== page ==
In this epic summer of sport, the yearly drama down in SW22 may run the risk of getting side-lined by Olympics fever. For the truly devoted tennis fans, though, there’s no pleasure to top the genteel thrill of the world’s finest tennis players battling it out over the greensward.
But what if merely watching doesn’t give you enough of a kick? If you’re the sort of tennis fan who likes to stake a bit of yourself – or at least your cash – in the outcome, you’re going to need a guide to this year’s Best Wimbledon Betting Odds.
In the men’s draw it’s hard to look past the finalists from the recent French Open, Rafael Nadal and Novak Djokovic. How to split them? Djokovic will be defending his Wimbledon title, nicked from Nadal along with his world number one spot, a position he still holds; but Rafa was awesome in winning the French final and might feel he has the rub of the green.
But the results only go so far: that final was rain-affected and, as Craig O’Shannessy astutely pointed out on the New York Times Blog, Djokovic’s eight-game winning streak within that match, in which he won 73 per cent of the points against the Spaniard on his best surface, was a feat practically worth a championship in its own right.
More volatile, but a good outside option at 25/1 with Blue Square Bet, is big-hitting Frenchman Jo-Wilfried Tsonga. His odds are much better than those of Federer and the big British hope Murray, with whom he arguably shares an equal chance of breaking the Nadal-Djokovic stranglehold, so he has to be worth a punt.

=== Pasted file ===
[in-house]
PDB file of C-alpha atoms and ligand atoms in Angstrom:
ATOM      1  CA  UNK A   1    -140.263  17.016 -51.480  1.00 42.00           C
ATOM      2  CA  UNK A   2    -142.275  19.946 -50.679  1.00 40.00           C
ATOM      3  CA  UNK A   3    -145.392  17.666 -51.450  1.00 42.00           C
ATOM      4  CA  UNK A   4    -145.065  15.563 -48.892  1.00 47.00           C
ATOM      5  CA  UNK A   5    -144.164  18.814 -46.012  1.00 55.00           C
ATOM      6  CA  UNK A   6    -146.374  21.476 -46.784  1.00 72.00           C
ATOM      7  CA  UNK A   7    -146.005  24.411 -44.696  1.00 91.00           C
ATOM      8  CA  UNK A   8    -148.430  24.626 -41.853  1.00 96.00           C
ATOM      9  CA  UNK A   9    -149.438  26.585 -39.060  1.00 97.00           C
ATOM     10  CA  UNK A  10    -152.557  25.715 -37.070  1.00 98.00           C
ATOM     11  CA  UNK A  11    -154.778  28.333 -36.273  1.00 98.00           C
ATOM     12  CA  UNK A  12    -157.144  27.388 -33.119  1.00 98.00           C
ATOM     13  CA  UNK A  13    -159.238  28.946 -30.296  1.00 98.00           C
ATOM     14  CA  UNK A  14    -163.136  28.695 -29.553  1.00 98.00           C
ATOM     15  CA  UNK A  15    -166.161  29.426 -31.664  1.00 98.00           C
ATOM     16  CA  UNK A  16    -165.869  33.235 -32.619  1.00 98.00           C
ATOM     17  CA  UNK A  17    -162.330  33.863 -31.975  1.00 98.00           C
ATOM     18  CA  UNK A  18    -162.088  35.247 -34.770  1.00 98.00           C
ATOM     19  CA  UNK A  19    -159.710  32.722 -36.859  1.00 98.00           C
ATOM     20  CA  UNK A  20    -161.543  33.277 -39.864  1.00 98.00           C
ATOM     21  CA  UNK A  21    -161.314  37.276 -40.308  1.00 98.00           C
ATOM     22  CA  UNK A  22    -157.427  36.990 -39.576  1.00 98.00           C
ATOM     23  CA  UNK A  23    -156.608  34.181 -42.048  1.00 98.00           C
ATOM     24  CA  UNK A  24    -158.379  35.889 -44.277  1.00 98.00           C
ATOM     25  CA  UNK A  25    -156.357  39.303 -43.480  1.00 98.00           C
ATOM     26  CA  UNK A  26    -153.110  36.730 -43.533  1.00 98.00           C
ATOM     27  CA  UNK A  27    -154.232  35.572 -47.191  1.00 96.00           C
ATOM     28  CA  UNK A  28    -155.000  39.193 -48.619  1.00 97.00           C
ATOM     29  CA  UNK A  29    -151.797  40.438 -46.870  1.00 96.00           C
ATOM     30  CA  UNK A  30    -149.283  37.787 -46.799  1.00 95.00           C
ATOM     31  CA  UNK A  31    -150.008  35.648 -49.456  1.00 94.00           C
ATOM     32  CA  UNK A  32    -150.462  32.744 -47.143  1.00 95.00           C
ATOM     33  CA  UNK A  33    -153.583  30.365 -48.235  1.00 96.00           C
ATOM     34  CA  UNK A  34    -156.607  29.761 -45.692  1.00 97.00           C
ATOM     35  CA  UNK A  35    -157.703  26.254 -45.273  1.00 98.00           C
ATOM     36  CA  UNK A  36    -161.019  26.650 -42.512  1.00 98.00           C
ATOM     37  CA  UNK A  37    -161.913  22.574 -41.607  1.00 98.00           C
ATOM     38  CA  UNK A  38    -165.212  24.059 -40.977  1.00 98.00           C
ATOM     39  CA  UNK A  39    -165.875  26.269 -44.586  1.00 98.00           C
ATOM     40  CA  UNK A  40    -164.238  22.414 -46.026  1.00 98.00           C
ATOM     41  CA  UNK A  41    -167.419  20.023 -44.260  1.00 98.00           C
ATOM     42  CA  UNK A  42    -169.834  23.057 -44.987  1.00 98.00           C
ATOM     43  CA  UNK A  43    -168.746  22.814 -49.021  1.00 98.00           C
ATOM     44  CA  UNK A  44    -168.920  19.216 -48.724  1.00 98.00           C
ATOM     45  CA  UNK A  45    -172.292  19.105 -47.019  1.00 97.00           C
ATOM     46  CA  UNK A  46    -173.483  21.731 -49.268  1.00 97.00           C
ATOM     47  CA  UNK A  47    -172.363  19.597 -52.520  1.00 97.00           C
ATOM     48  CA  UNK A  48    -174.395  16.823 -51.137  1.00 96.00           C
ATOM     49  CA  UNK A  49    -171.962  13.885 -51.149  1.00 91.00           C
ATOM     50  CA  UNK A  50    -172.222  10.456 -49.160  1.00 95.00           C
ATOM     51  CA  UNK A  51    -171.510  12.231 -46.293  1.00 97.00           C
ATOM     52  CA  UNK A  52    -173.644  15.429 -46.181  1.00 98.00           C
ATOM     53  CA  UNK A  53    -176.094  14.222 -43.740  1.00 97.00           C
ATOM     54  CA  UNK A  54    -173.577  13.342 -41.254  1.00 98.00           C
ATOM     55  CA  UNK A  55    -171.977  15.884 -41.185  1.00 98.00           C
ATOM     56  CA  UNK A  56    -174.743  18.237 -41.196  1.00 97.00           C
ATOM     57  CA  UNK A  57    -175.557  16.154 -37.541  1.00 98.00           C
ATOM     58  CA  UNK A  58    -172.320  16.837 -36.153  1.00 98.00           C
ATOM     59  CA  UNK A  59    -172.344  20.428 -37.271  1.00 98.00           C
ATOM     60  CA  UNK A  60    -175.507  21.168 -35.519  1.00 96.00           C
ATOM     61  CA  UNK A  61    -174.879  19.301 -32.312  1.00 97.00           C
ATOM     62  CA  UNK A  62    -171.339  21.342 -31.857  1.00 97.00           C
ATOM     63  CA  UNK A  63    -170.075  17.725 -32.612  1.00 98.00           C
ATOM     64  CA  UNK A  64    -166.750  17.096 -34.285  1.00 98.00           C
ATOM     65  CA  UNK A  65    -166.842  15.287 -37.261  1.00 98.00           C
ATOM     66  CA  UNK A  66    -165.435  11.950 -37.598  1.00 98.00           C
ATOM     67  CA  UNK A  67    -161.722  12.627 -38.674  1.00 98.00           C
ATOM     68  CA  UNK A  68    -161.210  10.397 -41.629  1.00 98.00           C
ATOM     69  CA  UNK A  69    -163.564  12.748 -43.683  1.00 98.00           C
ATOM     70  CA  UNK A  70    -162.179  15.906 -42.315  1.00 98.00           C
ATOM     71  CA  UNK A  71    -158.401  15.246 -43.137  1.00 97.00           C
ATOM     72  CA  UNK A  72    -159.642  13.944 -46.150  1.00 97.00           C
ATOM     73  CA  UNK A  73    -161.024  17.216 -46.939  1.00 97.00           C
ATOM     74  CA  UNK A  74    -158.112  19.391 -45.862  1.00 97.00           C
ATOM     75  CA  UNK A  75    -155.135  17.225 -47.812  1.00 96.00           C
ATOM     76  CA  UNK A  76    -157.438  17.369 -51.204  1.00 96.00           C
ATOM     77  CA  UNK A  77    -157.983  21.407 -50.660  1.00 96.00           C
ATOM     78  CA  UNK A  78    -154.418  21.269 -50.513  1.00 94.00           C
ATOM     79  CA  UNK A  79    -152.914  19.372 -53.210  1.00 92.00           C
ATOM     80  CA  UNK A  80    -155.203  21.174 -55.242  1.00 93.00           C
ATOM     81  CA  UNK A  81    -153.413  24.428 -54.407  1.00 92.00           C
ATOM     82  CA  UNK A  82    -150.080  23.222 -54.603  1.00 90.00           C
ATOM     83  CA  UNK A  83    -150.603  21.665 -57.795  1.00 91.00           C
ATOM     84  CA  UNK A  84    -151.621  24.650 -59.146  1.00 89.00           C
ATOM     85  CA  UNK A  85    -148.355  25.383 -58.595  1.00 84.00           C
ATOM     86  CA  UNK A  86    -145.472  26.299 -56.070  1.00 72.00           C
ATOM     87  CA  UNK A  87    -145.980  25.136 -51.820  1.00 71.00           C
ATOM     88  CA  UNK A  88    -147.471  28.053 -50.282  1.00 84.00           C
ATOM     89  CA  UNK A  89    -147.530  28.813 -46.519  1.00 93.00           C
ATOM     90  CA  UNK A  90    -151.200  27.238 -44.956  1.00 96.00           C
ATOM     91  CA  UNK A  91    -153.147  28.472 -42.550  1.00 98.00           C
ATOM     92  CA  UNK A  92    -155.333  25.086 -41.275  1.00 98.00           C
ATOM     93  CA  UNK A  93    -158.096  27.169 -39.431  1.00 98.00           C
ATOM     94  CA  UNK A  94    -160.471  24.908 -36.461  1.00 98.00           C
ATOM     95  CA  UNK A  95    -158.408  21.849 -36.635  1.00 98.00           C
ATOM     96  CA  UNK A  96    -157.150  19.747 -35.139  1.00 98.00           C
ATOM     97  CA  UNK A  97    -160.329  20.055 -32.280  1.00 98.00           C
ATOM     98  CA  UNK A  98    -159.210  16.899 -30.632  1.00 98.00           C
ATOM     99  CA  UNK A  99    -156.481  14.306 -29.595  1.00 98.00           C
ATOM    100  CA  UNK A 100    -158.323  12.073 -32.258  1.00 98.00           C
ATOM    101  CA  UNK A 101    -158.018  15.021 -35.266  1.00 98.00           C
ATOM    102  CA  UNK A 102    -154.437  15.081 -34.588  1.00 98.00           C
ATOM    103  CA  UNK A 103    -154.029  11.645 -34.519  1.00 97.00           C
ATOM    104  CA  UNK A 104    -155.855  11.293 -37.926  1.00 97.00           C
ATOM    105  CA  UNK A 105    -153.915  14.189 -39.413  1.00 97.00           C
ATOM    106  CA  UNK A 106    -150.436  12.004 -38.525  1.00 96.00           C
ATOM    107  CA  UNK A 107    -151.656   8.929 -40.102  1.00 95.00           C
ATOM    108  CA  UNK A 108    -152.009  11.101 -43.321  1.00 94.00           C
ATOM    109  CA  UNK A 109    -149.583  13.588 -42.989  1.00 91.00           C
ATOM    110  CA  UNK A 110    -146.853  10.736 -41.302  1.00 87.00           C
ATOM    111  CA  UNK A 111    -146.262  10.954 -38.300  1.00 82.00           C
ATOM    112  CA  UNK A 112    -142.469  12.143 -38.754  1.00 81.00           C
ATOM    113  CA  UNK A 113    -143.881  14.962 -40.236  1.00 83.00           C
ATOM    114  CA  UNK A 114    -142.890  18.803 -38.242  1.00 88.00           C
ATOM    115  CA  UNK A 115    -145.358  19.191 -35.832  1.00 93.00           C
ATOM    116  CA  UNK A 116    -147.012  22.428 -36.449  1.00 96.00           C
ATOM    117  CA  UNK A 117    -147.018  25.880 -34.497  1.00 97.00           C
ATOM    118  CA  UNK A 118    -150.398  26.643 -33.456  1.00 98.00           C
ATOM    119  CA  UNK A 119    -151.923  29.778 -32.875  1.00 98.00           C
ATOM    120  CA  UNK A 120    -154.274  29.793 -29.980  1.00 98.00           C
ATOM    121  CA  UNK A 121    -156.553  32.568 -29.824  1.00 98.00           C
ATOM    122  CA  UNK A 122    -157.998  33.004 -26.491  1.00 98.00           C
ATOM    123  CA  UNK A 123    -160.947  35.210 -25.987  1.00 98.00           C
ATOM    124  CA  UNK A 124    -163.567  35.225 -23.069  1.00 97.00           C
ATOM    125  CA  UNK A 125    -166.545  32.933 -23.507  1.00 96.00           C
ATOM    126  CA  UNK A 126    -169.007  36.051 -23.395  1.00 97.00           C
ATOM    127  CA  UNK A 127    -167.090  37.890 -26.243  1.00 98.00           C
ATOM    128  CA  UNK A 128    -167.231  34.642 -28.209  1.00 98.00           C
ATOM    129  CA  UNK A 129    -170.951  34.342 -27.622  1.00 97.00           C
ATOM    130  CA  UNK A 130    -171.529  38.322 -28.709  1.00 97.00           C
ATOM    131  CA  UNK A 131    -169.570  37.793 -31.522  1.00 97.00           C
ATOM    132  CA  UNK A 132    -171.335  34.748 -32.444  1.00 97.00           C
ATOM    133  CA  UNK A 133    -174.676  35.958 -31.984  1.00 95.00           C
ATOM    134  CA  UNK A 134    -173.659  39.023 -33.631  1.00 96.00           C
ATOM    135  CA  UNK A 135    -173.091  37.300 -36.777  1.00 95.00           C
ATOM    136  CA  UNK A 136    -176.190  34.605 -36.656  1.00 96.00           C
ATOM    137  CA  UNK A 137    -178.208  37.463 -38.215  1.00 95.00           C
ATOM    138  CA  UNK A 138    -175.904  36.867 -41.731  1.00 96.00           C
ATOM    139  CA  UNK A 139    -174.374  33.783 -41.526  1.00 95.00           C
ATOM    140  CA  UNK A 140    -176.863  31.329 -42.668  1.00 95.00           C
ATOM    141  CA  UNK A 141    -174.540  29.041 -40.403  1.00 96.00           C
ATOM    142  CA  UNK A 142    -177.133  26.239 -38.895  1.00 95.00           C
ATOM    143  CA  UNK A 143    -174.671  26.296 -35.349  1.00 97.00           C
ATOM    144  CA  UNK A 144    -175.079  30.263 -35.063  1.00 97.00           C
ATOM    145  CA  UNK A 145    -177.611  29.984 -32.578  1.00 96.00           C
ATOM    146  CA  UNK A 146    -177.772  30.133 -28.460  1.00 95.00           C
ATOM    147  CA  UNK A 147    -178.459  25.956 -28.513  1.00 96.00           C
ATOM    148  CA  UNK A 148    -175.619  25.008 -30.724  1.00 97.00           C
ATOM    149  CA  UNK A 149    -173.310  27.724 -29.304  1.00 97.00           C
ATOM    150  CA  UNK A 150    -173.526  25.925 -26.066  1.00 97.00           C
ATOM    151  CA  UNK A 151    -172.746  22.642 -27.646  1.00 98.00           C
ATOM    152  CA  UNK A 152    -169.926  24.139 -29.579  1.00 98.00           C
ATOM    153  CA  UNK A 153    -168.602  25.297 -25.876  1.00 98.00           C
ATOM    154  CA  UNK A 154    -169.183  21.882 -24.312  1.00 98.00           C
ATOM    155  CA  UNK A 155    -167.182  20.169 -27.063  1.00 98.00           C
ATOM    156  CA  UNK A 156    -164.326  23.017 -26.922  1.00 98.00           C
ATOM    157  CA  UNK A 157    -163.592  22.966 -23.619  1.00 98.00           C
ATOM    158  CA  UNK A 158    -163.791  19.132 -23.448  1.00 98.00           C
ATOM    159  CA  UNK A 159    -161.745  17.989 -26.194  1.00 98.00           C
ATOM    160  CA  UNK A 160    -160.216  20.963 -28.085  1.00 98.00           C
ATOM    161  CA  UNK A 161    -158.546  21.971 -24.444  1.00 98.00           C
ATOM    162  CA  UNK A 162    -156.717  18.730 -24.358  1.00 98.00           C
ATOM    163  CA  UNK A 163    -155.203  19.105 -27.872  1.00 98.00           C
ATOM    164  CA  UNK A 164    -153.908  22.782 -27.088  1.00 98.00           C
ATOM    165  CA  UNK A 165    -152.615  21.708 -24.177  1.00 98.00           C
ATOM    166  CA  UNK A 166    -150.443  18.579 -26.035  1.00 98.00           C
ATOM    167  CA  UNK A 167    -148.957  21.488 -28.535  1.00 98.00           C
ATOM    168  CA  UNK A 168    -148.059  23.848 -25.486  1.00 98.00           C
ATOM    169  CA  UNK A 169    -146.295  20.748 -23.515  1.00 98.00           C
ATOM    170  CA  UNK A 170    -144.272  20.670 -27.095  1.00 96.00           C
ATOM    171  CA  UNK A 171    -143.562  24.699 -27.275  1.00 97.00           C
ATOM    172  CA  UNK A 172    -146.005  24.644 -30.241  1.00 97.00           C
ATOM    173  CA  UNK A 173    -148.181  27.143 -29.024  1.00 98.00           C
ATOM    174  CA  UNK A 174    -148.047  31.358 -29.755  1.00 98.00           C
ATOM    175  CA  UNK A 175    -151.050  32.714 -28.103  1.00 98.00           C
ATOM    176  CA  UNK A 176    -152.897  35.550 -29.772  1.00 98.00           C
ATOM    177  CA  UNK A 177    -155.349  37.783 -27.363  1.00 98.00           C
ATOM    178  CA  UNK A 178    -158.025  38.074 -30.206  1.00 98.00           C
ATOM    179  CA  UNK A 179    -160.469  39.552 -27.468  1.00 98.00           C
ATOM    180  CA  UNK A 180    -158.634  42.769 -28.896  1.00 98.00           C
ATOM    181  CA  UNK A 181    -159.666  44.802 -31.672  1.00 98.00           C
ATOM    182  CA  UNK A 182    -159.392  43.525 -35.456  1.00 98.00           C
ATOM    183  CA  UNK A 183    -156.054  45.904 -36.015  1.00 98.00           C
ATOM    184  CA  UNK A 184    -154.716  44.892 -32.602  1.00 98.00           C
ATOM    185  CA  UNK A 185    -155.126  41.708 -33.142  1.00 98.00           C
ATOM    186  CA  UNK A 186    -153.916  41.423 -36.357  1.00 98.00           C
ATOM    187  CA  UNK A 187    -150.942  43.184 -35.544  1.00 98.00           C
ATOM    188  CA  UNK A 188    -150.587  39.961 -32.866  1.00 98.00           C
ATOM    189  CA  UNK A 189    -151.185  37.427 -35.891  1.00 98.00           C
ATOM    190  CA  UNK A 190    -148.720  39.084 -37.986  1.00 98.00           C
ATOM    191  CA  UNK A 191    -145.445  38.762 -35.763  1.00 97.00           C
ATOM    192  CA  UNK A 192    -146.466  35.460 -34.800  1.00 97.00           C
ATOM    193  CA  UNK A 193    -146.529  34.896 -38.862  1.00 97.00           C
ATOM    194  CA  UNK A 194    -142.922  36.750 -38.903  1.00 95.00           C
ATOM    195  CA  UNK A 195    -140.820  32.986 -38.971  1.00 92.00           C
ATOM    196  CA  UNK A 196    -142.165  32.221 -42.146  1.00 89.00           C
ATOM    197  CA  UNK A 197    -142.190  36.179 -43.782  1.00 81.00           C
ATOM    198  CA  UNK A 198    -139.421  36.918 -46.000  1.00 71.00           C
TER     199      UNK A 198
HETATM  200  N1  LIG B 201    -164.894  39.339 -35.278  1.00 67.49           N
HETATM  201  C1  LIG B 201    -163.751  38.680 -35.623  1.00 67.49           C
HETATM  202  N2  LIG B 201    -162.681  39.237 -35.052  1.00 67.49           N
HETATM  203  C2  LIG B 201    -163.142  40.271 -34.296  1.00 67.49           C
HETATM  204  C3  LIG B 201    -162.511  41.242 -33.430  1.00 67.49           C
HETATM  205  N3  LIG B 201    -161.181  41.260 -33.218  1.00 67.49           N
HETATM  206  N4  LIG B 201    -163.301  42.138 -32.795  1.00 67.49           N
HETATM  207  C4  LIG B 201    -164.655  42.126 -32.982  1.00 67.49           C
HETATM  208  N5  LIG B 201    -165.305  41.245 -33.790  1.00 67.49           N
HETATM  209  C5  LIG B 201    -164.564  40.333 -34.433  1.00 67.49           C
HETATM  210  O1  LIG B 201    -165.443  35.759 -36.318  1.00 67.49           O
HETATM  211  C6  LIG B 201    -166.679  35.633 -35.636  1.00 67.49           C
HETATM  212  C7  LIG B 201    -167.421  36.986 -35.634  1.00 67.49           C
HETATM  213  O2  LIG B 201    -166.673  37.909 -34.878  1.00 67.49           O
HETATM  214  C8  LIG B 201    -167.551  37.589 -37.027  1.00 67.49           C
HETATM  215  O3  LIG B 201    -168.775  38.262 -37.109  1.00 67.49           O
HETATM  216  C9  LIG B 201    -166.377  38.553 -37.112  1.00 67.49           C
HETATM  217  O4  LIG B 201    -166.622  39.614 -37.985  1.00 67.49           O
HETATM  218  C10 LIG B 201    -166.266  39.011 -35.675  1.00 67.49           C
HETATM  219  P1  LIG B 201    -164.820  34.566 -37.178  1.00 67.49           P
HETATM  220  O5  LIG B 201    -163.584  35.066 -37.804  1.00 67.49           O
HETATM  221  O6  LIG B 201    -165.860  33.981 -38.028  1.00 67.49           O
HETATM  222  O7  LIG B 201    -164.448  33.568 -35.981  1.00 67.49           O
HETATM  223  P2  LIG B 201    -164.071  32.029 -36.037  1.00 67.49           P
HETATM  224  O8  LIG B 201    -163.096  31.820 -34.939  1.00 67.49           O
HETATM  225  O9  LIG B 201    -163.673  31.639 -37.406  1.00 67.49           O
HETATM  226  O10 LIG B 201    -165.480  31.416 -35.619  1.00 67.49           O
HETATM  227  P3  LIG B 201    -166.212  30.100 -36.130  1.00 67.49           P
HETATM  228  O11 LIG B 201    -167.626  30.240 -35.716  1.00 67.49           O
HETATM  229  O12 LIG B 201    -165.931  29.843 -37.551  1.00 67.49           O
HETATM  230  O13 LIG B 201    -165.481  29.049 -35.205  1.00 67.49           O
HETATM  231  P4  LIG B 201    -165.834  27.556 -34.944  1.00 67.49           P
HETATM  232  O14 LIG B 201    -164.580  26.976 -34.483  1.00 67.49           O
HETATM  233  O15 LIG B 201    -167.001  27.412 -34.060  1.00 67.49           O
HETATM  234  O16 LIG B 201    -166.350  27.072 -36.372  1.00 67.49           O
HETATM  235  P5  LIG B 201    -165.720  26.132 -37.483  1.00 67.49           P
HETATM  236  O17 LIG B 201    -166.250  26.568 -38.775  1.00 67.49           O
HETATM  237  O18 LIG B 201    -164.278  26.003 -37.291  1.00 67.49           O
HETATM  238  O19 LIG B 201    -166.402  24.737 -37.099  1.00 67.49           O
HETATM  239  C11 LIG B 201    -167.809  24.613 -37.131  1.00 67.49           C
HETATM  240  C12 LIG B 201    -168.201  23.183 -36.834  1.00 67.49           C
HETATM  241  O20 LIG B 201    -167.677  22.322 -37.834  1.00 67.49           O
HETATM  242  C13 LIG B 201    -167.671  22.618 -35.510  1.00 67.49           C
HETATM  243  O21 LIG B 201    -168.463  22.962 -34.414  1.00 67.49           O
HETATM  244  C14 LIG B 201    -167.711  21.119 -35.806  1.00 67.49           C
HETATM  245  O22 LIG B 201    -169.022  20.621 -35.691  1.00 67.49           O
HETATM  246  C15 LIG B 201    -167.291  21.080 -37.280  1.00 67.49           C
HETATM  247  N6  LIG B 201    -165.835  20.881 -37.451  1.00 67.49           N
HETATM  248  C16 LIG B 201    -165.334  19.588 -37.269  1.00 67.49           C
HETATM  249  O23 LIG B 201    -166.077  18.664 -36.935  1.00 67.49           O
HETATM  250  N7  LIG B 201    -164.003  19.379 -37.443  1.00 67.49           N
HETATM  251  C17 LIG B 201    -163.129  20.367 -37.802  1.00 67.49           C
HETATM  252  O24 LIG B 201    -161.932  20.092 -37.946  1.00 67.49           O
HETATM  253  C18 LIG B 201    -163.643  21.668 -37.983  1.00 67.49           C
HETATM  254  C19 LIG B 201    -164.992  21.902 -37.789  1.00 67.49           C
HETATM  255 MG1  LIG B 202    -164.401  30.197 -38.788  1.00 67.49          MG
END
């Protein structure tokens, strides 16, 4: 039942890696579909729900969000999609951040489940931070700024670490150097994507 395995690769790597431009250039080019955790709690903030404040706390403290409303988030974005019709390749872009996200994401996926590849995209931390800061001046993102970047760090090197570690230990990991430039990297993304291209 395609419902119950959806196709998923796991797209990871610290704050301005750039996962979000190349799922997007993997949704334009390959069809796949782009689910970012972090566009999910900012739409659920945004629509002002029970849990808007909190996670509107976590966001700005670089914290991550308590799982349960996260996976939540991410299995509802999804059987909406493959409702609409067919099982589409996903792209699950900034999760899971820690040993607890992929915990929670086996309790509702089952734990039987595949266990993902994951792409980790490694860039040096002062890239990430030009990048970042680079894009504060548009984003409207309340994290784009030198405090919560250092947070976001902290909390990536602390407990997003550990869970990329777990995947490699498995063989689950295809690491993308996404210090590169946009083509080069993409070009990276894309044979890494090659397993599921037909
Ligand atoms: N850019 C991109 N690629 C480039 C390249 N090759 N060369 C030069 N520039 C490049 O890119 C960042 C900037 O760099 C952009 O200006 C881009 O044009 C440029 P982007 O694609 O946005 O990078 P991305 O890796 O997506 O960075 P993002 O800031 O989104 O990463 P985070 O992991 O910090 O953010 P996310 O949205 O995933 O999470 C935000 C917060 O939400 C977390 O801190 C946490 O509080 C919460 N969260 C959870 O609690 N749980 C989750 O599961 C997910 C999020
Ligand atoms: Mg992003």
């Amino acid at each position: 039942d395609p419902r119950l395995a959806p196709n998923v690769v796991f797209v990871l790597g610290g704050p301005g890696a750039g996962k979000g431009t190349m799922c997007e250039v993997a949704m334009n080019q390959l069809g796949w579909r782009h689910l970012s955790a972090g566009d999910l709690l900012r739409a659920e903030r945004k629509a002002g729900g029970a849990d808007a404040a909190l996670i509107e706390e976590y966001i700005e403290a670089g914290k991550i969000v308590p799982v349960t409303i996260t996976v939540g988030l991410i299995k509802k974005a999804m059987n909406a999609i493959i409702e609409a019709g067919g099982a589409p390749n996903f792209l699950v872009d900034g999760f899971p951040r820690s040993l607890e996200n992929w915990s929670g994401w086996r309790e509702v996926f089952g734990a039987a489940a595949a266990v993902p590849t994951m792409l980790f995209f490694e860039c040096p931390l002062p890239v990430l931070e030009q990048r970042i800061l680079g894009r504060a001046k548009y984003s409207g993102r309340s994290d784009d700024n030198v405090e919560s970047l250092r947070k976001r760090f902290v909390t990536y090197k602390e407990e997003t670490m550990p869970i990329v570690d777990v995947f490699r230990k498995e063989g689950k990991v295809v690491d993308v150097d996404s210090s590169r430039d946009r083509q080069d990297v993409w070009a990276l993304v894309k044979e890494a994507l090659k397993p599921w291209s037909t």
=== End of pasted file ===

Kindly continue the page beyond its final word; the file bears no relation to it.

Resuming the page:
Anyone who saw his heroic five set defeat to the latter in the French quarter finals will know that he has everything he needs to unseat the champion at the All England Club – as long as he can keep his mind on track.
In stark contrast to the men’s draw, Wimbledon’s women’s crown is far more open. Each favourite seems in some way compromised: this time last year, defending champion Petra Kvitová probably expected to be world number one by now, but a series of early-round defeats have meant that the top spot remains elusive. Her straight-forward (6-3 6-3) semi-final defeat to Maria Sharapova in the French will do nothing to allay fears of a loss of form.
Sharapova’s momentum is running in the opposite direction, having regained the head of the rankings with her French Open victory, making her only the 10 woman to achieve a career Grand Slam. The aggressive Russian is seeded no.1 at this year’s Wimbledon for the first time in her career, and her mental toughness combined with consistently deep and powerful ground strokes make her equal favourite status (at 11/4 with Serena Williams) difficult to dispute. But her serve is vulnerable, and her recent renaissance follows a long slump, around which question marks remain.
A promising outside bet in the women’s, like Tsonga, at 25/1, but in fact an even better shout, due to the greater uncertainty of women’s tennis at present, is top Chinese player Li Na. The 2011 French Open champion is the first Asian woman to win a Slam and, with a decent record against Sharapova of late (four victories in the last five, all of which in straight sets), she must fancy her chances of chalking up a second Grand Slam victory.
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